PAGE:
A Los Angeles junior high school principal running for a seat on the school board said Monday that he earned his doctorate in education through correspondence courses given by an unaccredited Orange County school.
The principal, Gerald E. Horowitz, said he received his doctorate in 1977 from California Coast University in Santa Ana. The school was licensed by the state Depatment of Education to grant degrees in 1981 but is not accredited by the Western Assn. of Schools and Colleges, state officials said.
“That degree was not used for pay increases or any type of promotion,” said Horowitz, principal of Richard E. Byrd Junior High School in Sun Valley. He is one of five candidates seeking to defeat west San Fernando Valley school board representative Julie Korenstein in the April 11 election.
Horowitz, who uses the title in professional correspondence and for campaign purposes, said that he selected Coast University because it is a “non-traditional” school that does not require classroom attendance. “It was a matter of the time involved,” he said.
Horowitz said that he completed his doctoral studies in a little more than two years and that he completed a dissertation of about 60 pages on the subject of teacher training.
By comparison, a doctorate in education at UCLA, an accredited university, would take an average working professional about eight years to complete, said Ellen Benkin, the school’s director of graduate institutional research. The average length of a dissertation is about 200 pages, she said.
Korenstein campaign consultant Barbara Grover said that Horowitz’s doctorate from an unaccredited school “makes a mockery of the education system.
“People work long and hard to obtain doctorates,” Grover said. “I don’t think voters want a person who obtains a mail-order degree to be responsible for our children’s education.”
Horowitz, 56, said that he earned a bachelor’s degree from USC and a master’s degree from Cal State Northridge. He has worked for the Los Angeles district for 32 years and has been a school principal since 1974.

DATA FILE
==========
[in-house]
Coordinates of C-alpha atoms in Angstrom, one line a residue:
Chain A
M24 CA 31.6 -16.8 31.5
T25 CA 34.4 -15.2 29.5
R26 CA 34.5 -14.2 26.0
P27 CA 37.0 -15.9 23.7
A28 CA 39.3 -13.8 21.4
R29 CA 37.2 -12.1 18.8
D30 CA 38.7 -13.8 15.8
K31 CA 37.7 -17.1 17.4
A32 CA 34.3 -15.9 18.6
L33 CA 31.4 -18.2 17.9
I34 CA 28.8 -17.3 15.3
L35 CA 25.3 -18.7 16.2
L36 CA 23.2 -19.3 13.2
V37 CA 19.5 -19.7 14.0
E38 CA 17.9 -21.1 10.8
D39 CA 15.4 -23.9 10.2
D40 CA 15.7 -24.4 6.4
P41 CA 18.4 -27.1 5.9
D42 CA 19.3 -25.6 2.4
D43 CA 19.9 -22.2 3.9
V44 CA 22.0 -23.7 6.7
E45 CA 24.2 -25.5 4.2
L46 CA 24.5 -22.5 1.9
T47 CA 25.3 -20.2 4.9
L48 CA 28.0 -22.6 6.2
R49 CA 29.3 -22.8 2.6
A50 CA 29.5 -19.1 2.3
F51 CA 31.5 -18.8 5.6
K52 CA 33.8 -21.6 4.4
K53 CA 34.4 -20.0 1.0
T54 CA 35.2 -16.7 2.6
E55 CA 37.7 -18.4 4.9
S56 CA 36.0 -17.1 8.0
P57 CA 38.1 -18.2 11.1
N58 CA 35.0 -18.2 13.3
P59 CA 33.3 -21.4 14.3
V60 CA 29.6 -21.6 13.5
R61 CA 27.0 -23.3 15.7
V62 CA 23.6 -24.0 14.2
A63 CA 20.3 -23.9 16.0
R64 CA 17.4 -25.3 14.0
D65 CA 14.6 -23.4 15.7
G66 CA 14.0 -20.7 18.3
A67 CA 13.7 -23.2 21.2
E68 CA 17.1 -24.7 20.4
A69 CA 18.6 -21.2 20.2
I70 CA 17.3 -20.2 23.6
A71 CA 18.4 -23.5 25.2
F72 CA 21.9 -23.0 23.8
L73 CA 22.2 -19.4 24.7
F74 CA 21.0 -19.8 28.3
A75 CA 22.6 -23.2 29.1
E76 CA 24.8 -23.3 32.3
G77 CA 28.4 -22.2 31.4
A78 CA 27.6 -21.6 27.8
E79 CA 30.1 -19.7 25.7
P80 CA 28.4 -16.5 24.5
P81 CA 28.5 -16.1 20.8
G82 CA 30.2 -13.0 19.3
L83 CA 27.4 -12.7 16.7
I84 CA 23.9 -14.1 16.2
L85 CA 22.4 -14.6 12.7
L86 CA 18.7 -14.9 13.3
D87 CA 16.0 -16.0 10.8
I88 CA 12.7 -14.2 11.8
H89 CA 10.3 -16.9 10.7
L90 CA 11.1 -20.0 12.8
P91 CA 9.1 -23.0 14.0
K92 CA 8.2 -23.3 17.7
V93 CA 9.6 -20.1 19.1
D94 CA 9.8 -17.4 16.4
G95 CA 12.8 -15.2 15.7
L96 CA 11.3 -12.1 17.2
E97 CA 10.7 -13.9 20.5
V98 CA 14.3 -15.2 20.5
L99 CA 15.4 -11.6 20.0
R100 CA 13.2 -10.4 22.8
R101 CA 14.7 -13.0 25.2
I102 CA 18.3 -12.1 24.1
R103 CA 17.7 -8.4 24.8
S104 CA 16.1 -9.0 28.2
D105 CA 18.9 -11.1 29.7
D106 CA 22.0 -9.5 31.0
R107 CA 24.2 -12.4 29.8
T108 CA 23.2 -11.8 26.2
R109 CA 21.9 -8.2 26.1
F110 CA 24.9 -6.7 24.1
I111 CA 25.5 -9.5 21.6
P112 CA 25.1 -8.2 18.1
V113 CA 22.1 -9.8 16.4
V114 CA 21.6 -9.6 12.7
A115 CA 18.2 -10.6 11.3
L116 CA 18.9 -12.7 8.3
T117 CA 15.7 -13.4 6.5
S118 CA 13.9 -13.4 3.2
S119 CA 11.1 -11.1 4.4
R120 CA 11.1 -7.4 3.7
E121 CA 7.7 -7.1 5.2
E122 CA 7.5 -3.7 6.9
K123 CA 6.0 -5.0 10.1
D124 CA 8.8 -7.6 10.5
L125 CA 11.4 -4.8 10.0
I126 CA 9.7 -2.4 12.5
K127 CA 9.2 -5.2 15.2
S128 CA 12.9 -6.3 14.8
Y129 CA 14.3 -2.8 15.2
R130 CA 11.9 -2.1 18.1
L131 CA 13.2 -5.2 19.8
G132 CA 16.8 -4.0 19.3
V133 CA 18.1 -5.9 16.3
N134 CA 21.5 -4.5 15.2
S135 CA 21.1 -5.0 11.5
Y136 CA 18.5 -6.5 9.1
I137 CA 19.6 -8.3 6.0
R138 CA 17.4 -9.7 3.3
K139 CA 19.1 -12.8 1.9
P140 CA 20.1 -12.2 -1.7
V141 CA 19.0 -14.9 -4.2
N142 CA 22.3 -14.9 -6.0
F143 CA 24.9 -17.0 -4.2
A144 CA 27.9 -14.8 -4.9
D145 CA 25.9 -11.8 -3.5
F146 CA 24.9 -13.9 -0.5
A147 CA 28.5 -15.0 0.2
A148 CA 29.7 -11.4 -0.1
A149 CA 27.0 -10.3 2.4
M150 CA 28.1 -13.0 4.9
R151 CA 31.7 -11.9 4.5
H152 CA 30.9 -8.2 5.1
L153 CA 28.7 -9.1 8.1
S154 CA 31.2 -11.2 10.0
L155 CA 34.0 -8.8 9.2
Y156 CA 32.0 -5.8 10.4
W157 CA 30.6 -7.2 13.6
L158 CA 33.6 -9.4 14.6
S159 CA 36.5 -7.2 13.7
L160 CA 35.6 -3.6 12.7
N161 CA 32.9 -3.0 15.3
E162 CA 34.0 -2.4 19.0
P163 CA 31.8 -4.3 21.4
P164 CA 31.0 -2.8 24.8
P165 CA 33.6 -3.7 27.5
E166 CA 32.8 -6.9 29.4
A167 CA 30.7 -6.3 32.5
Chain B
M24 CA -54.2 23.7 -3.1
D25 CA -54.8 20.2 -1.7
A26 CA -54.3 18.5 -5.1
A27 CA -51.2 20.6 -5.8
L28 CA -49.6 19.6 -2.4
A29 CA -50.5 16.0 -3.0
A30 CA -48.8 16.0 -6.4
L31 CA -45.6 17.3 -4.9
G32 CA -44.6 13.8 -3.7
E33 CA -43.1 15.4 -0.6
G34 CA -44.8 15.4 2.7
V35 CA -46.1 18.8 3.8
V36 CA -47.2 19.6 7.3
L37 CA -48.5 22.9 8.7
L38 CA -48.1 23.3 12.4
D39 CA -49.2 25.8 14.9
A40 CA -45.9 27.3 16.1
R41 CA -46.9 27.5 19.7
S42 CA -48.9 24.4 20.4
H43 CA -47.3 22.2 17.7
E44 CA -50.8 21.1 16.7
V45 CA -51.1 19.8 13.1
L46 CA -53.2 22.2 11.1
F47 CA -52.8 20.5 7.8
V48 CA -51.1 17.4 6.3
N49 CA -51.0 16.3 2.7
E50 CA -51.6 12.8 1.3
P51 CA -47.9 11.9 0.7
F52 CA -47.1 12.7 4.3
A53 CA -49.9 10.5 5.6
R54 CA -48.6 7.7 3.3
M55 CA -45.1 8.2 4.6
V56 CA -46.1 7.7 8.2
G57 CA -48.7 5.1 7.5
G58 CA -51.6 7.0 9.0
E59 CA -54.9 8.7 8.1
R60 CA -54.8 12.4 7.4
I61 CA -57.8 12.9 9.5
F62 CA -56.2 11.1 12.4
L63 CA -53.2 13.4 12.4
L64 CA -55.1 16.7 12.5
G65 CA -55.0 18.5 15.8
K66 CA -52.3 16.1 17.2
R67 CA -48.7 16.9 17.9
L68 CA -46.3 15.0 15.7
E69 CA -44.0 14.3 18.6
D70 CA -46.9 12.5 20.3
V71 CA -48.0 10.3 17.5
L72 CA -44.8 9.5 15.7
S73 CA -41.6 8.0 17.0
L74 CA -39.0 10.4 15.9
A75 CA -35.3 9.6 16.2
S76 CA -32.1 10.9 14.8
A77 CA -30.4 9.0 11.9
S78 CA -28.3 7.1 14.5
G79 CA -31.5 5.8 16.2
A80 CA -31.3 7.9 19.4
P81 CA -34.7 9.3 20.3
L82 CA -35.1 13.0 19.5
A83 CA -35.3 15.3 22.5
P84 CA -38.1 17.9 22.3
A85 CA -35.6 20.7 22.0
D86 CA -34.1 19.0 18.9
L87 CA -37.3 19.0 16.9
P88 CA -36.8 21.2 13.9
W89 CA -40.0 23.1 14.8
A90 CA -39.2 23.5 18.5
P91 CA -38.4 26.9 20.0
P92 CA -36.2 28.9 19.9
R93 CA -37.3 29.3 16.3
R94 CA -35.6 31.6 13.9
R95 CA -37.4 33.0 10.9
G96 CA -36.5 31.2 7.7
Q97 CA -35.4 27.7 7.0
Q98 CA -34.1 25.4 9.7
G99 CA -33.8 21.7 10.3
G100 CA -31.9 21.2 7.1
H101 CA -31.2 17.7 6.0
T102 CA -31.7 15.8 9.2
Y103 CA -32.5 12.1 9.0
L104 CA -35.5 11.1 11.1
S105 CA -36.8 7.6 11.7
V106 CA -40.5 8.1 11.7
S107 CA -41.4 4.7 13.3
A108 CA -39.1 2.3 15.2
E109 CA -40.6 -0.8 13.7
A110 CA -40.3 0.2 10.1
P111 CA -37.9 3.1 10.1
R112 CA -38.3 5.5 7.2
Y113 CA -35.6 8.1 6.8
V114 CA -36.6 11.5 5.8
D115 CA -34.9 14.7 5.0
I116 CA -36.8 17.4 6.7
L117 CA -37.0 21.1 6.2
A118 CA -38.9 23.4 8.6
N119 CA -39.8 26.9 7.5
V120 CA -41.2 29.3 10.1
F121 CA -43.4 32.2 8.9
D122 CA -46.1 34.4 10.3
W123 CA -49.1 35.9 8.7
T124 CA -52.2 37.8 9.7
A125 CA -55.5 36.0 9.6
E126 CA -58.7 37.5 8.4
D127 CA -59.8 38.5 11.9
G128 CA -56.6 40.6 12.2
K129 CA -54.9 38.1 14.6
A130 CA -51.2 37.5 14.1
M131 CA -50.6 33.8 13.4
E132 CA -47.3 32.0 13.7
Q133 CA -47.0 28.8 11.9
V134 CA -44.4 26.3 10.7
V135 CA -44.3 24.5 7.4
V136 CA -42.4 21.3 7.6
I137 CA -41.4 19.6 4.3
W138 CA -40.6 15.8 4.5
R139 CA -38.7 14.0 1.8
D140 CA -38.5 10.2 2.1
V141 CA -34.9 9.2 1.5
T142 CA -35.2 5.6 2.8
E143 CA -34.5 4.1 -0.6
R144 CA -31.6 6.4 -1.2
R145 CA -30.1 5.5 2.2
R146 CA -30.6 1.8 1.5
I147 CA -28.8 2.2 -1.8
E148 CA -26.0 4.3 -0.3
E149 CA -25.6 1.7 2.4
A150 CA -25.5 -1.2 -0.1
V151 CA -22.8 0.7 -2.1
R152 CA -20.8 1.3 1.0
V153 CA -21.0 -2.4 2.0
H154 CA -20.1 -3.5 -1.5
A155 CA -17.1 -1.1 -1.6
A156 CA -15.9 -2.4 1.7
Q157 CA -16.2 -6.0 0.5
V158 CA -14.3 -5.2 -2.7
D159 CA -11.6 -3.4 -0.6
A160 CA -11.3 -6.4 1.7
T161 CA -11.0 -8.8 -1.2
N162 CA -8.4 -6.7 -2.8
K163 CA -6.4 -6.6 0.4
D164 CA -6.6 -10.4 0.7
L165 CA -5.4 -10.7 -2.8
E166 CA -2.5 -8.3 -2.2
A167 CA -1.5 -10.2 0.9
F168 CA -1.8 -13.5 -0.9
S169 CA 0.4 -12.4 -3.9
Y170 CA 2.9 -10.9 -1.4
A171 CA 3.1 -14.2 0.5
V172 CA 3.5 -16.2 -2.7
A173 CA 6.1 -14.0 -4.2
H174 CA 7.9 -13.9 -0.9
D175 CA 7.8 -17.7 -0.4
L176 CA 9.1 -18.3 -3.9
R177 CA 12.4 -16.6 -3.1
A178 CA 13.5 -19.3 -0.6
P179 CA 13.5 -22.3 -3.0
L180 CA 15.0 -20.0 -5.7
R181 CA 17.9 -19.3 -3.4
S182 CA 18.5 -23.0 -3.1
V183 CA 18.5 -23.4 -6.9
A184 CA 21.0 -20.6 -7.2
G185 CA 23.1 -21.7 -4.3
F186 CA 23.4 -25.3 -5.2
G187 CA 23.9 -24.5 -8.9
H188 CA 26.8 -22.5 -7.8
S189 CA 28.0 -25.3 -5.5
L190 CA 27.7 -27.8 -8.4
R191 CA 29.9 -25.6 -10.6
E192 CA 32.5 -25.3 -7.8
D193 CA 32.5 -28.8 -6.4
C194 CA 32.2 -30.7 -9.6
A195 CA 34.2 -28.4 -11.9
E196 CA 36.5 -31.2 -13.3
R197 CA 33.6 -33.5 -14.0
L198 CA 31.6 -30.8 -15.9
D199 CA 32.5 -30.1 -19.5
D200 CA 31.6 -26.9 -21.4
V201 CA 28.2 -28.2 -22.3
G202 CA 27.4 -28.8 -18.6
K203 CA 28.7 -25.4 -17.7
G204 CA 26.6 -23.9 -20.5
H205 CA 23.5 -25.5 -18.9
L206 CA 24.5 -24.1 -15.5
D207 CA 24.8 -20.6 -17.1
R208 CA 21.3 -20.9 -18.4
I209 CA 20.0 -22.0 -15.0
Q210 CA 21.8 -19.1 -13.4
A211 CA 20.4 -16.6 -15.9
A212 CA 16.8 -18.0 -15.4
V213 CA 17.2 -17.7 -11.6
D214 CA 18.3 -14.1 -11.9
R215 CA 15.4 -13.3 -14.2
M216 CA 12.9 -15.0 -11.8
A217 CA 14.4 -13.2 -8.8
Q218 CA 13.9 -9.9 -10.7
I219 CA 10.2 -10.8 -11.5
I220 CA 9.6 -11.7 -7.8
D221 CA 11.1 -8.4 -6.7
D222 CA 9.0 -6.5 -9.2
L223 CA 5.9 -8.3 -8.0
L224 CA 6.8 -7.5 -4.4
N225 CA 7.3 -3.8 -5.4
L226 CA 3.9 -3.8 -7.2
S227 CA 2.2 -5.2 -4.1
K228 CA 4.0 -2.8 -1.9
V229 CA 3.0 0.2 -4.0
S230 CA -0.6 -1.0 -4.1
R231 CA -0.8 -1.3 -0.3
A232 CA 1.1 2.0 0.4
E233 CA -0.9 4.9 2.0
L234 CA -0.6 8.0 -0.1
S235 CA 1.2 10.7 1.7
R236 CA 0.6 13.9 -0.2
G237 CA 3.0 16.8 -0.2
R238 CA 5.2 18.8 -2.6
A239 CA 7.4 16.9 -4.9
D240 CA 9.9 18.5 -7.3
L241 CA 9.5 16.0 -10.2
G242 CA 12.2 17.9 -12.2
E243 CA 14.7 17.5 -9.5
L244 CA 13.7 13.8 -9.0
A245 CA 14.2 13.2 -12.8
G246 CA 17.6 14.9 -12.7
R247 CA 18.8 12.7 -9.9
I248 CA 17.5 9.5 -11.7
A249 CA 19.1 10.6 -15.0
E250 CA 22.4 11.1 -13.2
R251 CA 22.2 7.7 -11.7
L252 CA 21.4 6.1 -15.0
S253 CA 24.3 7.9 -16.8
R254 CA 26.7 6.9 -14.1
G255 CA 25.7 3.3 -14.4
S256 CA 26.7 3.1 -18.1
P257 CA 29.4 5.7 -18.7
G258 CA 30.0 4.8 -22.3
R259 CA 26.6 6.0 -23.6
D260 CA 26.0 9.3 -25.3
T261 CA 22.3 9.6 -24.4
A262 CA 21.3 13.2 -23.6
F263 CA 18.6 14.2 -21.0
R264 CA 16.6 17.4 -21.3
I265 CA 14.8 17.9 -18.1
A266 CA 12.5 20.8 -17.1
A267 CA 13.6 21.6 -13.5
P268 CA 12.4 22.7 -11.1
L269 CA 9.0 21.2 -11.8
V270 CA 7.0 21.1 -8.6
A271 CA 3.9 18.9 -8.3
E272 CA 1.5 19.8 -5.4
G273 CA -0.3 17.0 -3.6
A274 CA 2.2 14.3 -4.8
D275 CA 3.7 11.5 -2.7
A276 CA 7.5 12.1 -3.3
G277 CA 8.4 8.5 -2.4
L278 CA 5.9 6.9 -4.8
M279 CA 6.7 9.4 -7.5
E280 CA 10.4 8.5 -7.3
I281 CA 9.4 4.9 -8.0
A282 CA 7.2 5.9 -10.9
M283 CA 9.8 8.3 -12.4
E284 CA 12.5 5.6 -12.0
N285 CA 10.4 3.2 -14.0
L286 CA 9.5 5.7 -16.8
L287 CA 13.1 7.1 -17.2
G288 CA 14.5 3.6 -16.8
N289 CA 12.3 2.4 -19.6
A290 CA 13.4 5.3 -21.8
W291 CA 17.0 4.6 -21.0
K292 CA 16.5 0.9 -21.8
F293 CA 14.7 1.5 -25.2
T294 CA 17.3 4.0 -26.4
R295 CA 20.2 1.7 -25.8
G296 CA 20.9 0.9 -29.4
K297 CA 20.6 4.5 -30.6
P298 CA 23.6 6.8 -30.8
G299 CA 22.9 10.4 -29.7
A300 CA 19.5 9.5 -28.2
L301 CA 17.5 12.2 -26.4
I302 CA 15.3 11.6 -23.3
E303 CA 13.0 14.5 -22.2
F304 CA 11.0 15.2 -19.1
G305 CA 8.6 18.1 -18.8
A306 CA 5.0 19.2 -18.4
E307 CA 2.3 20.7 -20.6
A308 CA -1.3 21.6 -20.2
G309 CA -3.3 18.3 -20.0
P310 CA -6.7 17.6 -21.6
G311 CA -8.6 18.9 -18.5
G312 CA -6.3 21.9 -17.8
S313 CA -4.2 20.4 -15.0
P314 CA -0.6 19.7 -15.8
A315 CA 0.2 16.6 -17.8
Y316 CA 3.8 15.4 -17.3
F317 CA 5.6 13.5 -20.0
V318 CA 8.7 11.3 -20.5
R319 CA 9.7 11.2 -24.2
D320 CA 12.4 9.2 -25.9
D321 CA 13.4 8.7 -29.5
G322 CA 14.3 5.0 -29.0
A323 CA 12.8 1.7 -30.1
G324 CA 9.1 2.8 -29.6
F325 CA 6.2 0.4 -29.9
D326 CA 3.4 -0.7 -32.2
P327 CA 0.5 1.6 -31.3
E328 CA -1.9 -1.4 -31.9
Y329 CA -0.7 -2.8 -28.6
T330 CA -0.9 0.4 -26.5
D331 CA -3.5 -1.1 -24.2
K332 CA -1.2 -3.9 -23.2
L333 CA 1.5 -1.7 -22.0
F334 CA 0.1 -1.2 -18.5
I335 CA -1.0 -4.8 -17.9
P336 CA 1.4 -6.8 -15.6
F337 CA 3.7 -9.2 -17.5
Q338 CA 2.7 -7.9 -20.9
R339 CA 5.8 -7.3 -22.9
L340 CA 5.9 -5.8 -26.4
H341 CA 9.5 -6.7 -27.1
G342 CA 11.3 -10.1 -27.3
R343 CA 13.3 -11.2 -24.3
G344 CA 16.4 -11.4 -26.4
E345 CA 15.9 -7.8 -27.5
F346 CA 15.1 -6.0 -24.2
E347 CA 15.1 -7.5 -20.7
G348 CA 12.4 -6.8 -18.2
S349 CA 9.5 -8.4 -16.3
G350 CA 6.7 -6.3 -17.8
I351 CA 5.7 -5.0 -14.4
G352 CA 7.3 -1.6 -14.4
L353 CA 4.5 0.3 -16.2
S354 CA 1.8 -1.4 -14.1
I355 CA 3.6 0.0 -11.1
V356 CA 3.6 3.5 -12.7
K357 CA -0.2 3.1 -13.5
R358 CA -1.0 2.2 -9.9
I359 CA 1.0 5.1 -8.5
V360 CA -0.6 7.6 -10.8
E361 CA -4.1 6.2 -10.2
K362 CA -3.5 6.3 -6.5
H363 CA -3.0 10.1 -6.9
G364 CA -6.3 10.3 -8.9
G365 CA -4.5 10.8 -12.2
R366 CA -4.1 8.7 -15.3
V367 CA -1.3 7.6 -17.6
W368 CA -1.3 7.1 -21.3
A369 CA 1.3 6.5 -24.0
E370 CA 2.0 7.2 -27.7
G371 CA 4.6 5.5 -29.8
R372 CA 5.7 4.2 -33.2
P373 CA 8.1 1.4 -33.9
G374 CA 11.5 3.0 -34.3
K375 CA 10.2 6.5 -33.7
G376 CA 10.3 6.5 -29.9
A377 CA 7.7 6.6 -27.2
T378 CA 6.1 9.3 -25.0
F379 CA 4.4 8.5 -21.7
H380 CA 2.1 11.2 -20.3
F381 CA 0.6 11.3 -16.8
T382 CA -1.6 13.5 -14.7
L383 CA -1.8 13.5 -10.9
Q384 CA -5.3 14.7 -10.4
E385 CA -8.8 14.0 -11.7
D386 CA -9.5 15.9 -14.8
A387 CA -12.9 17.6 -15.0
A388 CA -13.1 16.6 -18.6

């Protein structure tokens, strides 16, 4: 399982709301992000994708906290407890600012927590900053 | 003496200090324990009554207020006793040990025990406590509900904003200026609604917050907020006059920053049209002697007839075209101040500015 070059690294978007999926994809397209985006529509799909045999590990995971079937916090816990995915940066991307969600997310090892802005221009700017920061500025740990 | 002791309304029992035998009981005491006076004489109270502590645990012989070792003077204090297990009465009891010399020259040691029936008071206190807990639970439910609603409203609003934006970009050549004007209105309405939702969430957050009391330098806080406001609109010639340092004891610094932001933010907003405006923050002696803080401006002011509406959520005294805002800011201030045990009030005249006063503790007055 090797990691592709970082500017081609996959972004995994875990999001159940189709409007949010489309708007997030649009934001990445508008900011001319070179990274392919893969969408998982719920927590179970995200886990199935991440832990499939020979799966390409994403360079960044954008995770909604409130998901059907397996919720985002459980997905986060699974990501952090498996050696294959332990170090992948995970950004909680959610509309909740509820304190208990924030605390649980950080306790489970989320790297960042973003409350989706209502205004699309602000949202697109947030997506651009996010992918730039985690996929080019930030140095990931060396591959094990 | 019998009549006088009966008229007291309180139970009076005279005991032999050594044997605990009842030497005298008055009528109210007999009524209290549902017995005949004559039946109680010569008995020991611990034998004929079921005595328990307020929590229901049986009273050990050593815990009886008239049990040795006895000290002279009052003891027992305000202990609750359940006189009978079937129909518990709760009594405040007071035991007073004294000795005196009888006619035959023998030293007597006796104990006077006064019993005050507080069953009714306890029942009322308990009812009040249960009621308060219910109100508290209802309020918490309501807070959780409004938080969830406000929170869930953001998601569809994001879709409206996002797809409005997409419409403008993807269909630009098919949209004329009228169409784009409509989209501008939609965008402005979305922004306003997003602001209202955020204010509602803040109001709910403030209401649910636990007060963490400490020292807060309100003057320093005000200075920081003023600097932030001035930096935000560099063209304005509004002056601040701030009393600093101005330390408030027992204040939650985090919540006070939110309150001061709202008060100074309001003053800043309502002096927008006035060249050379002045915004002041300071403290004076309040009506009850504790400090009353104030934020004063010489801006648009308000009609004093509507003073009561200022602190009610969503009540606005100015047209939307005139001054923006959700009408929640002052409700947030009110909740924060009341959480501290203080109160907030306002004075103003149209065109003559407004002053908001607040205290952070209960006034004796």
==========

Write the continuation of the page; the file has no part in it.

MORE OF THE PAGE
Korenstein has a bachelor’s degree from CSUN.
Horowitz said the school where he received his doctorate should not become an issue in the campaign. “My qualifications to be a board member come from my experience as a teacher and a principal,” he said.
Coast University, formerly named California Western University, applied for a state license to operate and grant degrees in January, 1978, said Rick Mejia, a consultant for the private post-secondary education division of the state Department of Education. The school was approved to grant degrees in 1981 after meeting minimum state academic requirements, he said.
The cost for a doctorate in education at Coast University is $2,825, a school spokesman said. The school also offers bachelor’s and master’s degrees.
The only visit to the school required is a two-hour meeting with faculty members to answer questions after completing the dissertation, the spokesman said.
The Los Angeles Unified School district requires that administrators, such as principals, have a master’s degree from an accredited college or university, said Tom Killeen, the district’s director of personnel research and analysis. Teachers, but not administrators, earn salary increases after completing advanced degrees at accredited schools, he said.
Horowitz was transferred in August to Byrd Junior High from Robert Frost Junior High School in Granada Hills.